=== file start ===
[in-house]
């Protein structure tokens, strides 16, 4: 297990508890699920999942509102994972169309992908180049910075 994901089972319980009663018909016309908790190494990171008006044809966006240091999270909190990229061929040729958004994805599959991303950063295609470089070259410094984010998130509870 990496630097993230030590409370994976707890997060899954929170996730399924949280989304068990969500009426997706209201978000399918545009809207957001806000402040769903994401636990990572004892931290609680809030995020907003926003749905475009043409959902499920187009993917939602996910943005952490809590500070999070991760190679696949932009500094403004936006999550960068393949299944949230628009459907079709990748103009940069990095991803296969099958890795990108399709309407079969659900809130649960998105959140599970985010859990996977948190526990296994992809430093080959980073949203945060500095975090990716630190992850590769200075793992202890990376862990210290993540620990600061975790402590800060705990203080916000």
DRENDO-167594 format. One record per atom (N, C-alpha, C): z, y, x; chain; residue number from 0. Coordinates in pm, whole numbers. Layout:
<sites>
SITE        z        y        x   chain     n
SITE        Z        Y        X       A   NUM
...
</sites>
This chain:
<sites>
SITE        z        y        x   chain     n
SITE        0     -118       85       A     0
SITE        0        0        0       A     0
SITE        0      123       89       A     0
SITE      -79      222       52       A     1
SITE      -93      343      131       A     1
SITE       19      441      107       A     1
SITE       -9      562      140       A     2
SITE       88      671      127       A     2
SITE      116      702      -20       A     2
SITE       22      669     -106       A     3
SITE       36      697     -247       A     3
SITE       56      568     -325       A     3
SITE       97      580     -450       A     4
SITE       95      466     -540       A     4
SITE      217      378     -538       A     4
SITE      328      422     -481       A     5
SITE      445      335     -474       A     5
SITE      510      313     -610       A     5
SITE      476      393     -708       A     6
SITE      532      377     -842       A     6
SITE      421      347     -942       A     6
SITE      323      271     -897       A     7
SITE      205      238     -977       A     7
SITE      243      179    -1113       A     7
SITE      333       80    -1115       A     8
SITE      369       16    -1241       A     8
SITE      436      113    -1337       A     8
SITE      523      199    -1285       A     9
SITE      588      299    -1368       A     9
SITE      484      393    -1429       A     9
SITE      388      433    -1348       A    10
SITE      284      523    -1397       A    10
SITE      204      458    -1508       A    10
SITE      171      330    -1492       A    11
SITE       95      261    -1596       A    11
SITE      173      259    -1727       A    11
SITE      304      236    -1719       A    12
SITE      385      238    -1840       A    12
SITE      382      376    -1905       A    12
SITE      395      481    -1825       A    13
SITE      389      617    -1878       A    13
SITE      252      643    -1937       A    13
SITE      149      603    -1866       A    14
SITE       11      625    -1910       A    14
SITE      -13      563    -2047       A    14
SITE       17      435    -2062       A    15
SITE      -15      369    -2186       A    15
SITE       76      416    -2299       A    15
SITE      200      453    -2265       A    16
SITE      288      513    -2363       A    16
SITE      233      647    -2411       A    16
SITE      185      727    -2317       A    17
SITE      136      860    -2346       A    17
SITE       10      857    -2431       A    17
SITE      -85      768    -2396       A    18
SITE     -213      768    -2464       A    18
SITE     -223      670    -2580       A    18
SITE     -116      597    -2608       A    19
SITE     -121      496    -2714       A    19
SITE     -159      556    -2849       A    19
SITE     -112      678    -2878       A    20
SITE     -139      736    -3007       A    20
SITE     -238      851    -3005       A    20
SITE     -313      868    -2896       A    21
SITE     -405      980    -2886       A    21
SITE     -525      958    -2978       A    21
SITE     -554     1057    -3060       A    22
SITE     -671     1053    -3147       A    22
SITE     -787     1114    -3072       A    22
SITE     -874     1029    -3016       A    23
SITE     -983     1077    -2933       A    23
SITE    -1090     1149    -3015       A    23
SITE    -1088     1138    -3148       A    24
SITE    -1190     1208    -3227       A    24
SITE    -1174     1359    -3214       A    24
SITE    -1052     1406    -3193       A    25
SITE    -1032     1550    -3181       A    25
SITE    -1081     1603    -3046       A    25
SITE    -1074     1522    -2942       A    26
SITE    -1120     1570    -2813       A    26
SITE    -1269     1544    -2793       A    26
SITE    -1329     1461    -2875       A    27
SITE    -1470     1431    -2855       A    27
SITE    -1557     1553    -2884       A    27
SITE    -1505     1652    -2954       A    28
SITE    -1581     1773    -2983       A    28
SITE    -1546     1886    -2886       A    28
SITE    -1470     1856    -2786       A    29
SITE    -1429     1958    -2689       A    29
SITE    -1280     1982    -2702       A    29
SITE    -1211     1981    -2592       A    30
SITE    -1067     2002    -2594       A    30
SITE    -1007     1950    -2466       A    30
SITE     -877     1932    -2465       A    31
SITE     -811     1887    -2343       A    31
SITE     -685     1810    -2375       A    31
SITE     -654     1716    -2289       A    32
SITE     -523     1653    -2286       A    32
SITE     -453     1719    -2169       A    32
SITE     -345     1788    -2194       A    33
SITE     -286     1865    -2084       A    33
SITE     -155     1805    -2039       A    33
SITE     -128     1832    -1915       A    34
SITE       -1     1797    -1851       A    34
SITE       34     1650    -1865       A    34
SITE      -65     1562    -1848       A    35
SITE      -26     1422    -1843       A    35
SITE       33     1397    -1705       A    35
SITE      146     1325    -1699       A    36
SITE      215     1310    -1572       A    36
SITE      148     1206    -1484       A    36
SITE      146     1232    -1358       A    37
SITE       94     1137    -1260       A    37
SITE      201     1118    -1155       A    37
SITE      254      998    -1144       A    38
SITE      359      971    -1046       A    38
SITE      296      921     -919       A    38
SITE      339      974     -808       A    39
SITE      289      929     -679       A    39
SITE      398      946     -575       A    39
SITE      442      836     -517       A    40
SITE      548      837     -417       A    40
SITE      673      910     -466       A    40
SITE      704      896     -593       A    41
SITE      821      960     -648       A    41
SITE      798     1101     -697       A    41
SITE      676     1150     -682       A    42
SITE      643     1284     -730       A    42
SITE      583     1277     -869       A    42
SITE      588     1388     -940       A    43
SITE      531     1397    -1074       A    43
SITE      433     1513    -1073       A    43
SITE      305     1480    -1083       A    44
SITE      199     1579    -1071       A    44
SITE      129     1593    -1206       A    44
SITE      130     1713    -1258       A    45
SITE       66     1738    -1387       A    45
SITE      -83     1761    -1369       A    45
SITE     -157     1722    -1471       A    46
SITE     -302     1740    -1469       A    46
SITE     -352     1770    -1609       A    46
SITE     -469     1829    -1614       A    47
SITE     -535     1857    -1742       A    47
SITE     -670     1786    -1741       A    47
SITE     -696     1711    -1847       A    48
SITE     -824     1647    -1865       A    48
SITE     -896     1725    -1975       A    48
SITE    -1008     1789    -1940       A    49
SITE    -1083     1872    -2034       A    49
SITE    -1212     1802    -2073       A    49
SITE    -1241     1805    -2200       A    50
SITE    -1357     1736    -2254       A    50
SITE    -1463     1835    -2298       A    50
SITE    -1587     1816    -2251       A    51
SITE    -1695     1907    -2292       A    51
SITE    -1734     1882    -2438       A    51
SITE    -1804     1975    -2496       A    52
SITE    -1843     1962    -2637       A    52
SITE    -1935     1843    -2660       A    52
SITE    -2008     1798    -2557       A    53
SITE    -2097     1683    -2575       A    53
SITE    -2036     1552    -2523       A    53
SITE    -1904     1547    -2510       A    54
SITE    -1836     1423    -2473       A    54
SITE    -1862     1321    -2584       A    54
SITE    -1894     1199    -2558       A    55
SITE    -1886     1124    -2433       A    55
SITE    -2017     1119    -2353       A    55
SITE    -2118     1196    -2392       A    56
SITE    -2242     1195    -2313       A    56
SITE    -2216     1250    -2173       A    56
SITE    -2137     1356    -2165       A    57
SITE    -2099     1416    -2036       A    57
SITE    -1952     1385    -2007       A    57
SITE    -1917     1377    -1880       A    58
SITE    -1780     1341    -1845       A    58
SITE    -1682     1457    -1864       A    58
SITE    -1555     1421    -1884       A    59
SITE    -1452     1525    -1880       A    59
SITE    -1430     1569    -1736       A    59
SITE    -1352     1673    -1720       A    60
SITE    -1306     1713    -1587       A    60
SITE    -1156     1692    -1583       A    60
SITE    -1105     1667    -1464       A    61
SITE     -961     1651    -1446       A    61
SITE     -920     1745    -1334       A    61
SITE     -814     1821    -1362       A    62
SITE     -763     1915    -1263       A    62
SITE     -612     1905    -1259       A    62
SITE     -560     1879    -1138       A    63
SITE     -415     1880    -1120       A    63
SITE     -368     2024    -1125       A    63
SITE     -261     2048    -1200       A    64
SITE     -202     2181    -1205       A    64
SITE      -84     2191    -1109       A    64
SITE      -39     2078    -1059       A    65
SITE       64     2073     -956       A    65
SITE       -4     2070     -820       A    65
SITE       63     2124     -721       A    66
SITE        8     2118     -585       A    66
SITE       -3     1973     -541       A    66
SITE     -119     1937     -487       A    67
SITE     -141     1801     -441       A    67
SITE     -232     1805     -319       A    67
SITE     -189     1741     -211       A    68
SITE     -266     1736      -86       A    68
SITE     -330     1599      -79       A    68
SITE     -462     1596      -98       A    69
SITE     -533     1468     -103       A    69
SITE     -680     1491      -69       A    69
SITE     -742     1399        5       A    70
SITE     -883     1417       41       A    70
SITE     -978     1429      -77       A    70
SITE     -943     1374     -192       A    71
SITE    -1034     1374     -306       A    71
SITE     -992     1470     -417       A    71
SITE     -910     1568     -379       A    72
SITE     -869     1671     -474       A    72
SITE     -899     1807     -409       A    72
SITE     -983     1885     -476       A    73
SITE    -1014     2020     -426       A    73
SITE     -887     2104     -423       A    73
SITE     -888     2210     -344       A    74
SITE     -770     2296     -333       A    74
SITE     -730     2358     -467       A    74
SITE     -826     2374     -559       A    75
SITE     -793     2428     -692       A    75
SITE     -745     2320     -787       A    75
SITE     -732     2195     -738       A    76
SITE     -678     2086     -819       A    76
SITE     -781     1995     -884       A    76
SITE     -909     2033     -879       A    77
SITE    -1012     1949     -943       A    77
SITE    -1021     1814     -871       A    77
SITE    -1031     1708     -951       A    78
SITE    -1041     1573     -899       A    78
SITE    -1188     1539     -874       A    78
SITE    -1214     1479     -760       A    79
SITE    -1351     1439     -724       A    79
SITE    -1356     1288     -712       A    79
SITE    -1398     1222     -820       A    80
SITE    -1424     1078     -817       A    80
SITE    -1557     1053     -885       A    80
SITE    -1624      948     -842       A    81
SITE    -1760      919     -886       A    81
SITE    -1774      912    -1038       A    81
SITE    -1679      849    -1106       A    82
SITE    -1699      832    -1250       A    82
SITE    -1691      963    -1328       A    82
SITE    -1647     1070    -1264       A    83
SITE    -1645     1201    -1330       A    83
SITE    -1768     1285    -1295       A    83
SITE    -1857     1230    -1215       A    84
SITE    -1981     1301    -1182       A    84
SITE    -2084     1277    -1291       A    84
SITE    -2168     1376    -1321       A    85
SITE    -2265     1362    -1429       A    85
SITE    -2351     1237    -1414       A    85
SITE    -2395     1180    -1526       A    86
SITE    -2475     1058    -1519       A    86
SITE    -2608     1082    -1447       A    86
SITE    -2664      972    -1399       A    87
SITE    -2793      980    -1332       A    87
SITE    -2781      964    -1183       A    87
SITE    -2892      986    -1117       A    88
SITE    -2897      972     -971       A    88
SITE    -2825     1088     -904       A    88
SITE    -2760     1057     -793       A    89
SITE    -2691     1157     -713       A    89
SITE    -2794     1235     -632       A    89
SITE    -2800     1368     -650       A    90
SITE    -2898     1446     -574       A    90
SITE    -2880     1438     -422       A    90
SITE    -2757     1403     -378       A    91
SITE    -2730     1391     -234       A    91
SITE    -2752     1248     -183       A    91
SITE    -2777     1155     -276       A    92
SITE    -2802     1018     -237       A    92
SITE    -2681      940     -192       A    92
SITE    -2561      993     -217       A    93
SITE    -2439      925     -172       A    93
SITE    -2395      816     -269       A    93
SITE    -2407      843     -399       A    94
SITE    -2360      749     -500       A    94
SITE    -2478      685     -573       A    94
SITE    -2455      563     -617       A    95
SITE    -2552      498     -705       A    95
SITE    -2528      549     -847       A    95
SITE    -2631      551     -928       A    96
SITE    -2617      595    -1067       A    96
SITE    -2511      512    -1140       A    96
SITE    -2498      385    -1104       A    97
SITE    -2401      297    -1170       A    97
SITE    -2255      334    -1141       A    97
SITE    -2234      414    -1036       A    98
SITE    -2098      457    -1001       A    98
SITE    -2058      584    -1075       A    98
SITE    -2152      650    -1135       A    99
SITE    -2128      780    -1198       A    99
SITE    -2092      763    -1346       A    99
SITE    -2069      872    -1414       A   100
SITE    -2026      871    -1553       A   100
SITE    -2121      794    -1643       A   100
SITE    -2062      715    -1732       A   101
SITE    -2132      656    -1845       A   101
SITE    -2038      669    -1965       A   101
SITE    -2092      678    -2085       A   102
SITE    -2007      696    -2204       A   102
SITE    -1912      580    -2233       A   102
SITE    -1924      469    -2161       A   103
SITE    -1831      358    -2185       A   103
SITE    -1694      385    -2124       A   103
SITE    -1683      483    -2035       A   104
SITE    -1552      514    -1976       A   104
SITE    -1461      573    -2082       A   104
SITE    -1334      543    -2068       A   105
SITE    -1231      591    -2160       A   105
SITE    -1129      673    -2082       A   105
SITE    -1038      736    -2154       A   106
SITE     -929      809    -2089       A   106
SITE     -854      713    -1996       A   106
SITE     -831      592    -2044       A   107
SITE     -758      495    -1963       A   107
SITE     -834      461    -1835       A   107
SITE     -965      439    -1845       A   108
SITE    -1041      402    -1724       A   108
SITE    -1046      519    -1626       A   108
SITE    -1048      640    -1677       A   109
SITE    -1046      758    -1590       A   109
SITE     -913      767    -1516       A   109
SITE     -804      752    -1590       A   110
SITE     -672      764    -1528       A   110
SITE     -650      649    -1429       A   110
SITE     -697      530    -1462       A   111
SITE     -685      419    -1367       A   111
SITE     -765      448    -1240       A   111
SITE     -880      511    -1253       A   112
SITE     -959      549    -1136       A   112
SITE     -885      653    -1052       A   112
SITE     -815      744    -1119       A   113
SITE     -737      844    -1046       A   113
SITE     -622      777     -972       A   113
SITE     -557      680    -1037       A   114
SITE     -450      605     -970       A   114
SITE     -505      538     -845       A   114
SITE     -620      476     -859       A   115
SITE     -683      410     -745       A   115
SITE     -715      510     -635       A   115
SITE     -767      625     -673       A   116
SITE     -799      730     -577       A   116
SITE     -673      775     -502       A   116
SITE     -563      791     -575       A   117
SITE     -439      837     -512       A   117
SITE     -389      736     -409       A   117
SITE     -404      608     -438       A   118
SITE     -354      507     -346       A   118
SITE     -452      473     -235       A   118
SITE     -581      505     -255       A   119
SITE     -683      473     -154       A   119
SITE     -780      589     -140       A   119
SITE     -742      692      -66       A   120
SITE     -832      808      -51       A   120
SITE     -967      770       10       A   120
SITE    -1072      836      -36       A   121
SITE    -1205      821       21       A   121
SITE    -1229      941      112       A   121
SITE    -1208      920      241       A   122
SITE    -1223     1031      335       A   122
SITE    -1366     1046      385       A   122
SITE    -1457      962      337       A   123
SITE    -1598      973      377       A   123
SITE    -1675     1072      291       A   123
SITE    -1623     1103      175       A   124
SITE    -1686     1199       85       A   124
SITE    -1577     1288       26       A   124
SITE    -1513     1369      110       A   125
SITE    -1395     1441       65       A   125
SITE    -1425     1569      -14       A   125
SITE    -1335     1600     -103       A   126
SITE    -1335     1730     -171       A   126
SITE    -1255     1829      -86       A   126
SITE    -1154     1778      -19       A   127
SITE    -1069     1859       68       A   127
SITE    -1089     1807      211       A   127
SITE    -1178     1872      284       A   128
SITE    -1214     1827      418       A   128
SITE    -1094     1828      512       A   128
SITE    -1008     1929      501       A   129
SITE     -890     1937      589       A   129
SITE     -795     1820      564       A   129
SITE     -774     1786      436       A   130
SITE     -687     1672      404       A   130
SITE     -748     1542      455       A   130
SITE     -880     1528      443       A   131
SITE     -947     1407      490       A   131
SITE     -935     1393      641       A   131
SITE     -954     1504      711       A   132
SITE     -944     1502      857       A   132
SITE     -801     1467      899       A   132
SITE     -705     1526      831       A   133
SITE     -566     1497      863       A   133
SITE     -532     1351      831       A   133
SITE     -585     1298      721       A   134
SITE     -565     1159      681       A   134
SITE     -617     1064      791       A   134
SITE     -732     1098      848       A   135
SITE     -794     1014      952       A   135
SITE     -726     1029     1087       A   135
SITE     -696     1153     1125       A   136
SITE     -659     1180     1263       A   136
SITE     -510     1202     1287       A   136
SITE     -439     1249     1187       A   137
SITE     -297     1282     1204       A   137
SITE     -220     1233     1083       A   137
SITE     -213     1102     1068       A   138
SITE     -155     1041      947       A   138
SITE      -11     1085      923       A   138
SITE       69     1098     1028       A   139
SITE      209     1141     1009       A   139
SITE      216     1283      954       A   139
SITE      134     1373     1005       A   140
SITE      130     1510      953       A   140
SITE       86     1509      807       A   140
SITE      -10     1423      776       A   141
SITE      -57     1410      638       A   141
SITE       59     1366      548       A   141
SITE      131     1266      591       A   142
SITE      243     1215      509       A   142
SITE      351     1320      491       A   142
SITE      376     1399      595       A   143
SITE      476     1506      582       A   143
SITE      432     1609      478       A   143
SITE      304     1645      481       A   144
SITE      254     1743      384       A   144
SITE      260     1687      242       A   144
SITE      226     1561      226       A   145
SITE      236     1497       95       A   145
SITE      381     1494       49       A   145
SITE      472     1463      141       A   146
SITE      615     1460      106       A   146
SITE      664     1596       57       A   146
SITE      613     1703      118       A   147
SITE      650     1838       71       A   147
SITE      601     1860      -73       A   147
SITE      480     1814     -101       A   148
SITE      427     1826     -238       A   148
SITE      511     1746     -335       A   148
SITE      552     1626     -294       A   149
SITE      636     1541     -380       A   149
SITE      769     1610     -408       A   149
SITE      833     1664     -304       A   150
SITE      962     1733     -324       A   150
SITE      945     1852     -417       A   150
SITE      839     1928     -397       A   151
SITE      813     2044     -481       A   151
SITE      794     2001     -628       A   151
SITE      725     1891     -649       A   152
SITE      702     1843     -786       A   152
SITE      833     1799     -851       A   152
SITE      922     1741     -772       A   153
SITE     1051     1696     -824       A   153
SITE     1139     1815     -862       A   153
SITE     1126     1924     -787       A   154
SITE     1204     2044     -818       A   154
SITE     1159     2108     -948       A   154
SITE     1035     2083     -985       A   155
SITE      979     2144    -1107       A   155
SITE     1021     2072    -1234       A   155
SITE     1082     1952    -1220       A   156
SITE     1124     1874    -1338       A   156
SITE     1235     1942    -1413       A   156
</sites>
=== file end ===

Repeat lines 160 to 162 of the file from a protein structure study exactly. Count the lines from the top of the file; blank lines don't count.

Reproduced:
SITE    -1083     1872    -2034       A    49
SITE    -1212     1802    -2073       A    49
SITE    -1241     1805    -2200       A    50